Allergen omission: VH-Rating system

Last Updated: Mar 10, 2014 08:02AM UTC
The best way to reduce the risk of an allergic reaction - to make a product hypoallergenic - is to omit allergens (ingredients that are proven to cause reactions).

In 1988, VMV's founding dermatologist-dermatopathologist (a specialist in contact dermatitis and skin diseases) created the VH-Number Rating System as a standardized, objective measure of allergen omission.

The VH-Number Rating System shows how many allergens have been omitted from a product using independent, objective references: The North American Contact Dermatitis Group (NACDG) and European Surveillance System on Contact Allergies (ESSCA). These highly specialized groups examine the results of thousands of patch tests to determine which ingredients/allergens are causing the most reactions. If an ingredient makes it to one of these lists, we don't use it. It's that simple.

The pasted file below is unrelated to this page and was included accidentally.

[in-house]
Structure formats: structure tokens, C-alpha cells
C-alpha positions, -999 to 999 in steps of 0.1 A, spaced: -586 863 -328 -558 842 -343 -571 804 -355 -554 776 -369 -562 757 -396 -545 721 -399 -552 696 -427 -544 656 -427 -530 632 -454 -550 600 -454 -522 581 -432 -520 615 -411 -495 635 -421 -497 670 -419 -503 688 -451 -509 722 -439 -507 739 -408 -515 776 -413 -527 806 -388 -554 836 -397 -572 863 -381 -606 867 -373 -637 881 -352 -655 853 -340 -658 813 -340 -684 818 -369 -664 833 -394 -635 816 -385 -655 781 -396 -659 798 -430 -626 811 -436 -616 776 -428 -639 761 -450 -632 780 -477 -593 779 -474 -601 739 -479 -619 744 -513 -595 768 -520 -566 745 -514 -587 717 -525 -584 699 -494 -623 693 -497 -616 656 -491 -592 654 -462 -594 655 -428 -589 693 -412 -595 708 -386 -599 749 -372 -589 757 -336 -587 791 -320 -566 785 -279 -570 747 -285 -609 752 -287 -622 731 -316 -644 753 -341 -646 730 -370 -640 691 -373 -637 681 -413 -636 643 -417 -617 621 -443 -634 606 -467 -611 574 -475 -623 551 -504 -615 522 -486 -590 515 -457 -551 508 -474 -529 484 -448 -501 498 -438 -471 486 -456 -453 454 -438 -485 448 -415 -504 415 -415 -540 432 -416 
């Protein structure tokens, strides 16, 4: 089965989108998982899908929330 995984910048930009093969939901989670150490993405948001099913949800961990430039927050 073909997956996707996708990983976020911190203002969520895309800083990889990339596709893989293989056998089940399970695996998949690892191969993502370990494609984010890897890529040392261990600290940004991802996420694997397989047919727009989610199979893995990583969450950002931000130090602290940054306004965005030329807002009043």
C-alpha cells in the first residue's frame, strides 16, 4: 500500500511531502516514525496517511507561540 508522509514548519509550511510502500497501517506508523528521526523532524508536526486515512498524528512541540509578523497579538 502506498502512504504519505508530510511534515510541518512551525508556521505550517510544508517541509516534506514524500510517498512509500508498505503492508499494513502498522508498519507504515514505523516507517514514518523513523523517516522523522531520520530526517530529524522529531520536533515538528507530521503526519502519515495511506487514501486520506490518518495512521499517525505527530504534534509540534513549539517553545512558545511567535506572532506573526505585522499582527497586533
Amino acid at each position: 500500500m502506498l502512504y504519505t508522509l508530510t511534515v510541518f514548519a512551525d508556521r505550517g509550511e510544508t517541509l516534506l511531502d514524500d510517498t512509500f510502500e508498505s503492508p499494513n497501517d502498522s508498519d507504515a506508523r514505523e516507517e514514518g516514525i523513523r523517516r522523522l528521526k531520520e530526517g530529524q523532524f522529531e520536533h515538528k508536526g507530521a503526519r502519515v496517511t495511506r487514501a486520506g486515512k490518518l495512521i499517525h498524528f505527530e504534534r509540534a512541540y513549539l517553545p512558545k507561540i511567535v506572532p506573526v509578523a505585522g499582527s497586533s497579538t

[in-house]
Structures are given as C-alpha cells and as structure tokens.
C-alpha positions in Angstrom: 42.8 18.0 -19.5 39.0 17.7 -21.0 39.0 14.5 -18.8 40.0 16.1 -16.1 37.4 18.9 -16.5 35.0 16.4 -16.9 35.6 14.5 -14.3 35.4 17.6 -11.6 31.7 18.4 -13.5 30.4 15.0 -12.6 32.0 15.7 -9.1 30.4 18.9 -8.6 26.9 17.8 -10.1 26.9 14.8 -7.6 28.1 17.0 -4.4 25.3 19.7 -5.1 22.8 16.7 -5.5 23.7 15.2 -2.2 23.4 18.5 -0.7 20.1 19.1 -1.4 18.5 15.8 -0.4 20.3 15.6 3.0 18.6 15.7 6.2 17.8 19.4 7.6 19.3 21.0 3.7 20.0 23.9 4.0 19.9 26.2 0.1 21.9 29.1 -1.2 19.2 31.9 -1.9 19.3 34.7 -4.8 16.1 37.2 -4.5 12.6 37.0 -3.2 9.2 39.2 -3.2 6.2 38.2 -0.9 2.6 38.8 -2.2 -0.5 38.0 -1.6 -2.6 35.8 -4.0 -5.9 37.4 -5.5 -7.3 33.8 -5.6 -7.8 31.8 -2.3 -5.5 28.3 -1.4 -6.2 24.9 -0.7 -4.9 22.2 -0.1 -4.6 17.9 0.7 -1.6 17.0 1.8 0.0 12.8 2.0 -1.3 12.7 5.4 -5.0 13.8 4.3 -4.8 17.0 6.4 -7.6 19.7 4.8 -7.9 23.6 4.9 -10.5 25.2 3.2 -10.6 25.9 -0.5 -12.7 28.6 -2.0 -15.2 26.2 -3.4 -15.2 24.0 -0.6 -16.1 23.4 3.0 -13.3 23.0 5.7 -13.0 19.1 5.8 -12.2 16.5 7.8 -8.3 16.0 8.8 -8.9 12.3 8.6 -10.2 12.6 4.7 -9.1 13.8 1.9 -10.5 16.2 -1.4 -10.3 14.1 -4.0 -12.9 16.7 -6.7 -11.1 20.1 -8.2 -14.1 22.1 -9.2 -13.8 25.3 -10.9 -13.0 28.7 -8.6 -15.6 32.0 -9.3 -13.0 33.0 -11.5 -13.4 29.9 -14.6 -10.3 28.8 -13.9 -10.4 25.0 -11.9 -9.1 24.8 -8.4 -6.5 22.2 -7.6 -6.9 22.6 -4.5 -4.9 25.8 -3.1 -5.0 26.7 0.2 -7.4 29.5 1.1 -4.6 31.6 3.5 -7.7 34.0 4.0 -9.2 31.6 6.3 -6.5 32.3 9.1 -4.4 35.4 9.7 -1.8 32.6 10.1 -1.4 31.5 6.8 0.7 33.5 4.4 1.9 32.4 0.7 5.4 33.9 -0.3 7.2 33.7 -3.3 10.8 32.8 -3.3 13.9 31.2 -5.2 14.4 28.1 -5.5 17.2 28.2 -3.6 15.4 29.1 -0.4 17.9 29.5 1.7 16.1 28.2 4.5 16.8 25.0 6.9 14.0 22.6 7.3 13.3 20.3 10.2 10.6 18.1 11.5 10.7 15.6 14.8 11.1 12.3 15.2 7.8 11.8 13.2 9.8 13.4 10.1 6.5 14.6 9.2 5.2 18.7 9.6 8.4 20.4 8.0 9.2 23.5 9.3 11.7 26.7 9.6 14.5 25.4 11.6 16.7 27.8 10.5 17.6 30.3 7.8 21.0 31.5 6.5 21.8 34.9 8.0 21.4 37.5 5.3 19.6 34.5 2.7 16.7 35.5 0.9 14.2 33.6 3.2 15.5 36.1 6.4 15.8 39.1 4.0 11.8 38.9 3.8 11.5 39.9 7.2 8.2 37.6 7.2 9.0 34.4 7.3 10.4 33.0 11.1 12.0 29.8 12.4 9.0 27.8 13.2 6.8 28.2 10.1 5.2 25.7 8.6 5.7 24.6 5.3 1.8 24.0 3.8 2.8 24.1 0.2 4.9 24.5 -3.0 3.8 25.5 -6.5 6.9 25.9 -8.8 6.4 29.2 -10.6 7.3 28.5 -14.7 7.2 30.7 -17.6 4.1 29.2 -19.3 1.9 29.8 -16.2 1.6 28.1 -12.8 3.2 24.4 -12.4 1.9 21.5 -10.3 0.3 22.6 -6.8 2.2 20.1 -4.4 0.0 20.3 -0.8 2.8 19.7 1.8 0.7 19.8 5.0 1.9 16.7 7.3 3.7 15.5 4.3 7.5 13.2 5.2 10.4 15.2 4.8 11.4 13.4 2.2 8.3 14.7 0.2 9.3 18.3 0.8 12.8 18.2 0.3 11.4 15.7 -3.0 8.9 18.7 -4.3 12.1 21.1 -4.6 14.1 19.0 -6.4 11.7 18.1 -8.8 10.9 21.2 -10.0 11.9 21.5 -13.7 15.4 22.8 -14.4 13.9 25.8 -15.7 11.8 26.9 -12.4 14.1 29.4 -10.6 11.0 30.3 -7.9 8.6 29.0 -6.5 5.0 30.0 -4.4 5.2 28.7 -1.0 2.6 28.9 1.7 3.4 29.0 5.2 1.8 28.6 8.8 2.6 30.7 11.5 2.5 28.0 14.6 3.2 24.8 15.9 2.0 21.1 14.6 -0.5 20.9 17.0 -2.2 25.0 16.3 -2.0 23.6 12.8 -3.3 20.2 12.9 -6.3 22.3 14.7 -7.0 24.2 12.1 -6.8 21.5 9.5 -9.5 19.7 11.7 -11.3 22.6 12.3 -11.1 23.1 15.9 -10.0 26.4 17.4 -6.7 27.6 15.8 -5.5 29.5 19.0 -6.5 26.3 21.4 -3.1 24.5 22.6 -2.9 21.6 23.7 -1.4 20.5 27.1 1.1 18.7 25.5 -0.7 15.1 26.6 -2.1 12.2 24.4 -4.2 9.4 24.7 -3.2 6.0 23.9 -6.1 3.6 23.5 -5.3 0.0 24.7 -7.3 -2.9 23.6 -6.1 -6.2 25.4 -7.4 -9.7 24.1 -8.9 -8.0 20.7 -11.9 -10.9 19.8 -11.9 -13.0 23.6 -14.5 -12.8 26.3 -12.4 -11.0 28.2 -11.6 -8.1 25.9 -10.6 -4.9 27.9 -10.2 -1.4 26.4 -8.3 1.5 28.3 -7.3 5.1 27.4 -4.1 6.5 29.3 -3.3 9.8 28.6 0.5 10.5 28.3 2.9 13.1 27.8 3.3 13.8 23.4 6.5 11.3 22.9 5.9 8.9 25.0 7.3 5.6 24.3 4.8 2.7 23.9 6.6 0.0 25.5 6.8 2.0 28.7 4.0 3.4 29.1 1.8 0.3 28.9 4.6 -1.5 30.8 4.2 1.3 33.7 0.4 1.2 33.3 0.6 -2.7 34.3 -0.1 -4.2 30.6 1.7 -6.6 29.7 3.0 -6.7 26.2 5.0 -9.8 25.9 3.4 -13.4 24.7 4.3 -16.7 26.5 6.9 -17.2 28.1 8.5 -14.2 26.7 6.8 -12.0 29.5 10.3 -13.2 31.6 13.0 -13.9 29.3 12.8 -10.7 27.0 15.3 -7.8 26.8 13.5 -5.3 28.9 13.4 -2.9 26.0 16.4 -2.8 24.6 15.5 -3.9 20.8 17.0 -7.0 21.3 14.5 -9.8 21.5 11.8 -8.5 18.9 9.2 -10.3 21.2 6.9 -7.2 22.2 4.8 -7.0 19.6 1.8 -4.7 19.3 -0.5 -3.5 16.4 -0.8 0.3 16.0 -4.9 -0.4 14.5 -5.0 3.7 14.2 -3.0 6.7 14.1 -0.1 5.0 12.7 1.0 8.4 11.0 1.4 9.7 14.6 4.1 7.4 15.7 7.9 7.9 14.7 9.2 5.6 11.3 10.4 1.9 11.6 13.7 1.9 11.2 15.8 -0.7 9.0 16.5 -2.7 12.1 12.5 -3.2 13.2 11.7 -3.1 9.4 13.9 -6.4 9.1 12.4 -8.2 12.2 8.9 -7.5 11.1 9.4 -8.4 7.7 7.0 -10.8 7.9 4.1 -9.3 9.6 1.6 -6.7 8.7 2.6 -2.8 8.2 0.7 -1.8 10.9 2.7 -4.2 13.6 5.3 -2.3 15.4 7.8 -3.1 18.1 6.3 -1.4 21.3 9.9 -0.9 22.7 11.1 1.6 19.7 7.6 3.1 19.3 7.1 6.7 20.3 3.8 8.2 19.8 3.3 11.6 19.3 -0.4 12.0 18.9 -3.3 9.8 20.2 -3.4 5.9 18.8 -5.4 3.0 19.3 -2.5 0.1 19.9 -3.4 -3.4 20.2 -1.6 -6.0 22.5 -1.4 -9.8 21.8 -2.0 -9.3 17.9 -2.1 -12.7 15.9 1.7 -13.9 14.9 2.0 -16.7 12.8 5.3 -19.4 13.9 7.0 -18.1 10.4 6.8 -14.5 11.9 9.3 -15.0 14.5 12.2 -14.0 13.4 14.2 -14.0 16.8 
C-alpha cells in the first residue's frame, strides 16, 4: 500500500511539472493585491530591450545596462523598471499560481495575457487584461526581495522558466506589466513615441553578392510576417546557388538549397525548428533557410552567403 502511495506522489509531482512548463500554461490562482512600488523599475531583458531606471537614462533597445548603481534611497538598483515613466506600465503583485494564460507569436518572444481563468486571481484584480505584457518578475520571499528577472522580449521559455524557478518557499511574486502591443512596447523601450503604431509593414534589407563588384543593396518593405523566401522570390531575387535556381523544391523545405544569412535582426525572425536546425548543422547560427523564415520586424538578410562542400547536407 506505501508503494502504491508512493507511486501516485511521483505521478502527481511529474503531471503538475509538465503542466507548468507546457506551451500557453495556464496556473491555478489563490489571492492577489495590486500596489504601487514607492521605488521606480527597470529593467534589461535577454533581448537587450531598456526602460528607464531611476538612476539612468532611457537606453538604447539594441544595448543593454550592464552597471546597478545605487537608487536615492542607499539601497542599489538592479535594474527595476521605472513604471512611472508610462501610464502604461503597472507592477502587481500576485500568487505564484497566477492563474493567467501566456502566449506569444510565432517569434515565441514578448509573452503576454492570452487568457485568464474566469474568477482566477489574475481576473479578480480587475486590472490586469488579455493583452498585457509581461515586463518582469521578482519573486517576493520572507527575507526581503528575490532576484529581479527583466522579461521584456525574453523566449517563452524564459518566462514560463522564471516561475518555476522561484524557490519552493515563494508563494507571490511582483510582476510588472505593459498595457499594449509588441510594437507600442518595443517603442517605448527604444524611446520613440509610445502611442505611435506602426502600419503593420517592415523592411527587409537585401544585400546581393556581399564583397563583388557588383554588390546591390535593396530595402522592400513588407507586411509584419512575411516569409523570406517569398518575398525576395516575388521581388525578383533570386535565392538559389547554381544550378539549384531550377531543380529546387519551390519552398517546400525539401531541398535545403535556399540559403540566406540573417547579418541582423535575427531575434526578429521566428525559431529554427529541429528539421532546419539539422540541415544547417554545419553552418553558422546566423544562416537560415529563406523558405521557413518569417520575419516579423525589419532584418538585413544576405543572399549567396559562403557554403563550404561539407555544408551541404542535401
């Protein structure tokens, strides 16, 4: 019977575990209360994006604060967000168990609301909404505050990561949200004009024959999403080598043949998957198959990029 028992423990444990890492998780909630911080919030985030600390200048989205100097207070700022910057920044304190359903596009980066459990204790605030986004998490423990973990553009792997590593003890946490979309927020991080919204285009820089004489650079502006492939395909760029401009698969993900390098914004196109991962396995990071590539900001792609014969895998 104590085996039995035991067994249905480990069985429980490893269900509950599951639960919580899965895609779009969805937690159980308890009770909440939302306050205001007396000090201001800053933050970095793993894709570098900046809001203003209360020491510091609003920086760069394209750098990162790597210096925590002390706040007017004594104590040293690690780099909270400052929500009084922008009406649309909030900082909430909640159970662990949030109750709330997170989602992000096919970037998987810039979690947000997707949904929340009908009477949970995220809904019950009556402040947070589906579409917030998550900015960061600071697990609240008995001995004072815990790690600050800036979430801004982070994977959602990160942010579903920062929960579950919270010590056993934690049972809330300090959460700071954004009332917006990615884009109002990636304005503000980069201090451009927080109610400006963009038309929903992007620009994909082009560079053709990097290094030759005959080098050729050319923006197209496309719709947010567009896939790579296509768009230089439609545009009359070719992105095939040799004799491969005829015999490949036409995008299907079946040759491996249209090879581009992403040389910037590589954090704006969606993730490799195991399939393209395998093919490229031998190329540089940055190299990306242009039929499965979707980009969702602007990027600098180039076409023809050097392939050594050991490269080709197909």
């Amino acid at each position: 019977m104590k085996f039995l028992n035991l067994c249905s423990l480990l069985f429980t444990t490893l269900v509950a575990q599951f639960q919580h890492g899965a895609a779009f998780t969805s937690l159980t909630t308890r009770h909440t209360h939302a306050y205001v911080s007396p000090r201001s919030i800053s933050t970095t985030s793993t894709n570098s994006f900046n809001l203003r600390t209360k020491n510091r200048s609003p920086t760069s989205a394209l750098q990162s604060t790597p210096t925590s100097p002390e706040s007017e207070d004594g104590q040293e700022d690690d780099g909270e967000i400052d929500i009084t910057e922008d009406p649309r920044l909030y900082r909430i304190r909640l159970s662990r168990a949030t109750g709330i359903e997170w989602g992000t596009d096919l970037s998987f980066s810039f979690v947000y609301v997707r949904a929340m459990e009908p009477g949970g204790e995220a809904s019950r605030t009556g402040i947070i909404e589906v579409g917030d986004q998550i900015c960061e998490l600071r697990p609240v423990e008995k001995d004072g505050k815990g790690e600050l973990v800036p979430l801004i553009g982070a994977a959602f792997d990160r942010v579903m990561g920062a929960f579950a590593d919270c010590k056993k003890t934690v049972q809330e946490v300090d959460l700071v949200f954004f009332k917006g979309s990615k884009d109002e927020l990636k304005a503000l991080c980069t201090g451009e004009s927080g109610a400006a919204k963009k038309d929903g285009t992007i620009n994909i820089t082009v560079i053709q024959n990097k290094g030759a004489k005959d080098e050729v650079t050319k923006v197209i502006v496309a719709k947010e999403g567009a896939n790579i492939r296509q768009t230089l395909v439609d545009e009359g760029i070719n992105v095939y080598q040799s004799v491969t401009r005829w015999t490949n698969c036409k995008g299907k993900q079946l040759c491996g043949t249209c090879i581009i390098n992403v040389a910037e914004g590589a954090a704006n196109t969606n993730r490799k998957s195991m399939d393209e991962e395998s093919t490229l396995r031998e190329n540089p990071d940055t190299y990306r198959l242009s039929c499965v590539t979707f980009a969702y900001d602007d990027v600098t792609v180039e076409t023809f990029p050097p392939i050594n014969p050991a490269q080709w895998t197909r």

Memorizing the list of allergens is impractical so the VH-Rating is arguably the simplest, most immediate, visible and reliable measure of hypoallergenicity.

If you have had a patch test, the VH-Rating System tells you if there are allergens present, and if so, which ones. For example, if you are interested in a product and see that its rating is VH -75/76*, you know it contains one common allergen. Find the asterisk on the ingredients list and you'll find which ingredient is the allergen. If your patch test shows that you're sensitive to that ingredient, do not use the product. If your patch test does not show the highlighted ingredient, then you should still be able to use the product.

If you haven't yet had a patch test but have a history of skin sensitivity, choose products with the highest VH-Rating.

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